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Hilcorp-BP $5.6 billion Alaska deal on track despite low oil prices: state commissioner

Highlights

Commissioner spoke this week with BP, Hicorp

Says BP makes 'deals in all kinds of market conditions'

Analyst questions deal at current oil prices

Anchorage — BP and Hilcorp say the $5.6 billion deal for Hilcorp to buy BP's Alaska assets is still on, despite the dismal oil market, the state commissioner of natural resources said Wednesday.

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"We're hearing the deal is still on," Commissioner Corri Feige said in an interview. "I spoke with BP as recently as Monday, as well as with Hilcorp."

Feige said she expected the deal to close later than the companies had wanted, and they are now speaking of completing the transaction later this year rather than mid-year. BP said as much in a briefing to analysts in March.

It's also possible terms of the deal could change, including BP having to provide more guarantees. Feige said she has not seen details of the sale plan but has been told there are contingencies in the deal for declines in oil markets.

"BP told me they do deals in all kinds of market conditions, when prices are high, when they're low and at every point in between," Feige said. "We're told that at this point there doesn't seem to be anything that will derail this from their perspective."

Feige is the state official who must sign off on the upstream parts of the purchase, mainly BPs' holdings in the Prudhoe Bay Field.

Another state agency, the Regulatory Commission of Alaska, must approve Hilcorp's purchase of BP's midstream Alaska assets, mainly the company's share of the Trans Alaska Pipeline System.

Hilcorp must show it is financially capable of handling operations and liability for both the upstream and midstream. The state Regulatory Commission has asked Hilcorp to provide more information on its finances amid the current oil market situation.The commission asked that the information be provided by May 4.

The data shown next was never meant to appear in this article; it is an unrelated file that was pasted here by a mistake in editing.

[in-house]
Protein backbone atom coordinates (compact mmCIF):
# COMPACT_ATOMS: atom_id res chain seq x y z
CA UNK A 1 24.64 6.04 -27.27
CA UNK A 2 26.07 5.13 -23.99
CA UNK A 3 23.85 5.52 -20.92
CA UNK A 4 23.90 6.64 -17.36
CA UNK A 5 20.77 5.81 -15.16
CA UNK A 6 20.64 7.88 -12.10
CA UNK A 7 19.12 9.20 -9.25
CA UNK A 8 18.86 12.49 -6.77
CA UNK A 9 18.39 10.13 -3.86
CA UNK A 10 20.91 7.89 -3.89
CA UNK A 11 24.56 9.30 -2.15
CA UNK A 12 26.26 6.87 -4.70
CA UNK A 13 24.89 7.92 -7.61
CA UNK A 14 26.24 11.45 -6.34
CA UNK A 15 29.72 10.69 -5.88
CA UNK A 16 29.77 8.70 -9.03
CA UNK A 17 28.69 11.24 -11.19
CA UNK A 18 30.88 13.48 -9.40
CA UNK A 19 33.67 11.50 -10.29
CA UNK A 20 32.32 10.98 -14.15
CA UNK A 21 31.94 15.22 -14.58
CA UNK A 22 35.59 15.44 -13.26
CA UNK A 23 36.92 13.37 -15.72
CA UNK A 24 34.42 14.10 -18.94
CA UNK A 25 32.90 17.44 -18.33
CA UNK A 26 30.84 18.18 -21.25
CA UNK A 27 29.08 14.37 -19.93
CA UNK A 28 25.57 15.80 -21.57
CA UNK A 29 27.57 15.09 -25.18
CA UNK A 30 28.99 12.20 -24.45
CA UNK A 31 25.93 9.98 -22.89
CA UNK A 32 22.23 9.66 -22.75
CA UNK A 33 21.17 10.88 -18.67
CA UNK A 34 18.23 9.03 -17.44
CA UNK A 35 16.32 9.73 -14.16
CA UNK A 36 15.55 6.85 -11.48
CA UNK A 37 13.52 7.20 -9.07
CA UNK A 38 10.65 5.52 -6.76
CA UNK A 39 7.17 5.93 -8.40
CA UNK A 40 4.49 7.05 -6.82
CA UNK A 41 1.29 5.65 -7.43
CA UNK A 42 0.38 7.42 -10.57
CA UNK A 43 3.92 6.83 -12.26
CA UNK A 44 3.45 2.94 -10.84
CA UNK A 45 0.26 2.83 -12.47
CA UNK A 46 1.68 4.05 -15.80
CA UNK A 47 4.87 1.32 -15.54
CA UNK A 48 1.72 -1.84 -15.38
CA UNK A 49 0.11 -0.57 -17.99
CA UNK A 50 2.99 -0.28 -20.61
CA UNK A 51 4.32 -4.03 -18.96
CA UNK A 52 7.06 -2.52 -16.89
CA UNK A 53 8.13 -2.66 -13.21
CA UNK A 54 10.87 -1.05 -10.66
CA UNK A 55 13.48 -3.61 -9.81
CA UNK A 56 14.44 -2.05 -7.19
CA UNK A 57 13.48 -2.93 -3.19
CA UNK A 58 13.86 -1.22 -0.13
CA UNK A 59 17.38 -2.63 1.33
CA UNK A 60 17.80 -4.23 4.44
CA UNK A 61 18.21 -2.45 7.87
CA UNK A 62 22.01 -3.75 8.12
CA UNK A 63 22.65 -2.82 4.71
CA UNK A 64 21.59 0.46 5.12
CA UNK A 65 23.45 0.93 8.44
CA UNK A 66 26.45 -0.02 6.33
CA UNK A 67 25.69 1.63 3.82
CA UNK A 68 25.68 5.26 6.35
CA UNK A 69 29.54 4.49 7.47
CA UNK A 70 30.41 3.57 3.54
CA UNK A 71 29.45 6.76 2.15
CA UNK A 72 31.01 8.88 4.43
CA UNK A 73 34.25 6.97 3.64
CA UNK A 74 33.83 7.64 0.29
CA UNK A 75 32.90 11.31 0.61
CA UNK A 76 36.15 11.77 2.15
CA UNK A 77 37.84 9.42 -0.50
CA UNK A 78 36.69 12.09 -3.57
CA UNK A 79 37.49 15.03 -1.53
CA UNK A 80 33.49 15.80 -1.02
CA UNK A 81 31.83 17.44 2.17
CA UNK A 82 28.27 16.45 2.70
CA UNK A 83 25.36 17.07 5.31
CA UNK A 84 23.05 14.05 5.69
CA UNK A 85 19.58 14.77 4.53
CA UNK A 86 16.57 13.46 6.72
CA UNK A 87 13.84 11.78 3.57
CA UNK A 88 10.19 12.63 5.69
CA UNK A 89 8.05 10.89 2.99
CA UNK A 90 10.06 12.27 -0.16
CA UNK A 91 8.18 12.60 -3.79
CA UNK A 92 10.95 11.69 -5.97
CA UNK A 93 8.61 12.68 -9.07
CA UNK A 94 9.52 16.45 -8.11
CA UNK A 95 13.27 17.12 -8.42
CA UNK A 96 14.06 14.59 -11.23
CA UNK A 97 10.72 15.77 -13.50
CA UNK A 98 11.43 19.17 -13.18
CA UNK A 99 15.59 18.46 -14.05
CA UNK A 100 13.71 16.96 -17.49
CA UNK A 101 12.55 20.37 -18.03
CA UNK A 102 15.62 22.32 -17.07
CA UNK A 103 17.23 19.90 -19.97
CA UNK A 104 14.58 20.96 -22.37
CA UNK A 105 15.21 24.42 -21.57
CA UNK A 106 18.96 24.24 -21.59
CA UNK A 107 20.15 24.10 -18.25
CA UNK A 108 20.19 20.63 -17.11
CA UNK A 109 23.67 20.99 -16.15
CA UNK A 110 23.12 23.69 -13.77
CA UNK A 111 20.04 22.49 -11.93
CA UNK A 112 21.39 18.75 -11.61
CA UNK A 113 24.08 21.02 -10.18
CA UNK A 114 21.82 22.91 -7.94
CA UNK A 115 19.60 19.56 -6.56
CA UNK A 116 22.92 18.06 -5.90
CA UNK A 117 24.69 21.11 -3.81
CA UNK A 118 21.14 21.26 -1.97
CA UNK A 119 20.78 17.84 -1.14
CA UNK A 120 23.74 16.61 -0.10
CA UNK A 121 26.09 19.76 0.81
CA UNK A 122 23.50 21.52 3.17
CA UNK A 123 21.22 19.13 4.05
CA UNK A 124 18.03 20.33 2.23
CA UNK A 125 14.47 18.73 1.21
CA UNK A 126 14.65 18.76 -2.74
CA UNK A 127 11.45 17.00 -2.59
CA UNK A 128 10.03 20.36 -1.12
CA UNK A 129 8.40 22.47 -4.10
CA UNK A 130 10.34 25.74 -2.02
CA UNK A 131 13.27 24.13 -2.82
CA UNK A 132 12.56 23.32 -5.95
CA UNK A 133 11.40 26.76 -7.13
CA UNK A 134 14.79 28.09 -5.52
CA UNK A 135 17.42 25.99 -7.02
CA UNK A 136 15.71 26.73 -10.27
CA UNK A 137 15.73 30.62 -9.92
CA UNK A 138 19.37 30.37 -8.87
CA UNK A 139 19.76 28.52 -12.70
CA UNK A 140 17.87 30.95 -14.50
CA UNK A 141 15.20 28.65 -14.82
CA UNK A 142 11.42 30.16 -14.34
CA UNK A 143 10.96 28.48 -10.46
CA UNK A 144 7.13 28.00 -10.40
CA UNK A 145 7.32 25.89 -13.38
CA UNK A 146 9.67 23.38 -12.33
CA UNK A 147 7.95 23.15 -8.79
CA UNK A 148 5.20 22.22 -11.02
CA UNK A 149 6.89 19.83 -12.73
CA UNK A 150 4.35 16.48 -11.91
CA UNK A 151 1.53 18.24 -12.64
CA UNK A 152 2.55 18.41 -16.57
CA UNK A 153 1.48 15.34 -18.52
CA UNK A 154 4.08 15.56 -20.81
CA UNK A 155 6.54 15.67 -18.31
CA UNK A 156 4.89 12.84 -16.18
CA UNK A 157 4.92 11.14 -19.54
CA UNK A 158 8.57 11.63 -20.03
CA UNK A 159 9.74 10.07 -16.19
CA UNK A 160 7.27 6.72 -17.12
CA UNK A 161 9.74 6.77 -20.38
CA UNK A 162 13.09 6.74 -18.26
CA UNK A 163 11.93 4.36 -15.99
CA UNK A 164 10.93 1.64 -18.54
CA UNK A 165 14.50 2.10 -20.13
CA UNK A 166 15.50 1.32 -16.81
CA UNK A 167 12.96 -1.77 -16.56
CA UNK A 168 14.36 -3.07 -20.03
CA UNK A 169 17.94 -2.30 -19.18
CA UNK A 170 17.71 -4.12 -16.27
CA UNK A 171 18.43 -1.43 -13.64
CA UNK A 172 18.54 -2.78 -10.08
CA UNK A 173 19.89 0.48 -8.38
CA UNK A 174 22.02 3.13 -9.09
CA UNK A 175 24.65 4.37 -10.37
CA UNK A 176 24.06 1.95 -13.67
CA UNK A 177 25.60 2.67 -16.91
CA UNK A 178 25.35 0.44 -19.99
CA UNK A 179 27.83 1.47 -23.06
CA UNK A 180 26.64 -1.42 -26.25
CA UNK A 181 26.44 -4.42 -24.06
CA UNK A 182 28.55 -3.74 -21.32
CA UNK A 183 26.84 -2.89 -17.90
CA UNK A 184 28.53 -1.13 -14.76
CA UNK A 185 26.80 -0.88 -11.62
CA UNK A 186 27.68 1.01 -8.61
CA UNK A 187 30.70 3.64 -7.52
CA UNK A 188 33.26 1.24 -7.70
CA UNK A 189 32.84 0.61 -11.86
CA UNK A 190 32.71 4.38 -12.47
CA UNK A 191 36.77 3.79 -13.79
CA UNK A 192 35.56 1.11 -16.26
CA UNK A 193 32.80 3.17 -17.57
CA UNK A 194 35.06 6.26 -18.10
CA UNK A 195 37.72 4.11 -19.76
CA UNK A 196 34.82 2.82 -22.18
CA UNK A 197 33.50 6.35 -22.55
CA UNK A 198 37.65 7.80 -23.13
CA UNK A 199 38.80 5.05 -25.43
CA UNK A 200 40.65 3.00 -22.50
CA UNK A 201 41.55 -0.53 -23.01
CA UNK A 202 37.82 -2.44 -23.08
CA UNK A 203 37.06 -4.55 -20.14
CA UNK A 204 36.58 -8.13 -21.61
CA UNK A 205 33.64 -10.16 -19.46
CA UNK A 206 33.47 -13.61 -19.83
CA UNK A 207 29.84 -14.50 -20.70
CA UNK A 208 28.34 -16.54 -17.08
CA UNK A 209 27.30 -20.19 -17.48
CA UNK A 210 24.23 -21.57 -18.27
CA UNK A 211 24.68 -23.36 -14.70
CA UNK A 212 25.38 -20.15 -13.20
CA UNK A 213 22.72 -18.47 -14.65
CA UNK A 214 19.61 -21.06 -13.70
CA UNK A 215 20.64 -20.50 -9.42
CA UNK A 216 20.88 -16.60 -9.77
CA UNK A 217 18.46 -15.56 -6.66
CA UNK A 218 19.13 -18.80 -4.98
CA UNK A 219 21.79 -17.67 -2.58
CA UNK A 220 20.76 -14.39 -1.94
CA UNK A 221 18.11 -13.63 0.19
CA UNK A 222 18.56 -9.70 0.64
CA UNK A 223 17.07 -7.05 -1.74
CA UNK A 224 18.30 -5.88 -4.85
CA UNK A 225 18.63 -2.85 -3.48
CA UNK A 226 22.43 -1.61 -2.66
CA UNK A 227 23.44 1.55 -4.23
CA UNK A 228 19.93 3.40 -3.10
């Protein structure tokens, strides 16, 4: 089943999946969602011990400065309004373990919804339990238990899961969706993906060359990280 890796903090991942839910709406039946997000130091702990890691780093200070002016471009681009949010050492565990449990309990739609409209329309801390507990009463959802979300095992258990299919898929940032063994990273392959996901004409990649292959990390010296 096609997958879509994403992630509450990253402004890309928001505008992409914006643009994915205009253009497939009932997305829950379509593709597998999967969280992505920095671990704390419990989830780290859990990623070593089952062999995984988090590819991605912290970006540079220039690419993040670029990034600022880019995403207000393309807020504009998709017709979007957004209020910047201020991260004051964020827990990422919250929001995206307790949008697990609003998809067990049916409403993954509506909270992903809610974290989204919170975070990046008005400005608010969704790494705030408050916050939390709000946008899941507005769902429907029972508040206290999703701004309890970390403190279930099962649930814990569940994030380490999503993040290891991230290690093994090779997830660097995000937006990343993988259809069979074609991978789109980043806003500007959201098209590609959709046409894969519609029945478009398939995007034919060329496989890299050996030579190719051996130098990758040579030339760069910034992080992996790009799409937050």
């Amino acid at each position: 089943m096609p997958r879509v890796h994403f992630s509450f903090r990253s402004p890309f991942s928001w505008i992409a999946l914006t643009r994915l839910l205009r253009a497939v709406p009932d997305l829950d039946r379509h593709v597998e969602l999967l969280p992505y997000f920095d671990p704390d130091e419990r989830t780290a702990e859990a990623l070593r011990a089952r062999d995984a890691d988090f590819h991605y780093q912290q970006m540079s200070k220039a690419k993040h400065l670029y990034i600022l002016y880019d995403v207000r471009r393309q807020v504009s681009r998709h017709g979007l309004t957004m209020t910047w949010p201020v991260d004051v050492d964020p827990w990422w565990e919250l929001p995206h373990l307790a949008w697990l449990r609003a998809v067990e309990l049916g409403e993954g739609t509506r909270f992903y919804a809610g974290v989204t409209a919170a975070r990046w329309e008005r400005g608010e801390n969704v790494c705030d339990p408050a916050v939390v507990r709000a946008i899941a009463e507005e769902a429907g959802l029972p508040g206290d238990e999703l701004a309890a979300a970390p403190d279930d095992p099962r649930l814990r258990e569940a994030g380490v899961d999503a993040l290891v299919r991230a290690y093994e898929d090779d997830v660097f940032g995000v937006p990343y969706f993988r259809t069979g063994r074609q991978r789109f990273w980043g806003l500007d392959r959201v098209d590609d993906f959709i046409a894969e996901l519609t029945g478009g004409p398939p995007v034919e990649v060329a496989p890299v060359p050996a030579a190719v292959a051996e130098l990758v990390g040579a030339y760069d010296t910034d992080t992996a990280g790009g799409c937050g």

LIABILITY GUARANTEES

Feige said the approvals by the state resources department and the regulatory commission are separate, but that the commission's concern over finances focuses mainly on liability for oil spills and the ultimate removal of the pipeline and restoration of right of way, and that BP has already said it will provide these guarantees. One unresolved question is whether the guarantees will be from BP's North American subsidiary, BP North America, or the parent company, she said.

Despite the companies' verbal assurances, Feige said she is keeping a close eye on key personnel movements between BP and Hilcorp as signs that things are really on track. She will particularly be watching for a planned transfer of BP employees out of Alaska set for May, she said. BP has also told her that some of the transfer may happen earlier as part of the company's moves to safeguard employees from exposure to the coronavirus.

Hilcorp is privately held and its finances are private, but the company has said it plans to finance much of the transaction with debt. However, in the current market lenders will have to take a very long-term view of the deal, said Parker Fawcett, S&P Global Platts analyst for North America production and supply.

"This is a huge deal and it only makes sense in the North Slope environment if oil prices are over $55-$65/b," Fawcett said. "I don't believe it makes sense at $40 to $50/b."

Alaska North Slope crude oil has been selling at below $20/b in recent days. With an average cost of $8-$9/b to move oil from the North Slope to US West Coast, many of the North Slope fields may now running at their break-even cash operating costs, Fawcett said.

Despite that, Fawcett believes the companies are taking the long view, that oil markets will right themselves and that the transaction will happen.

Neither BP nor Hilcorp would comment Wednesday.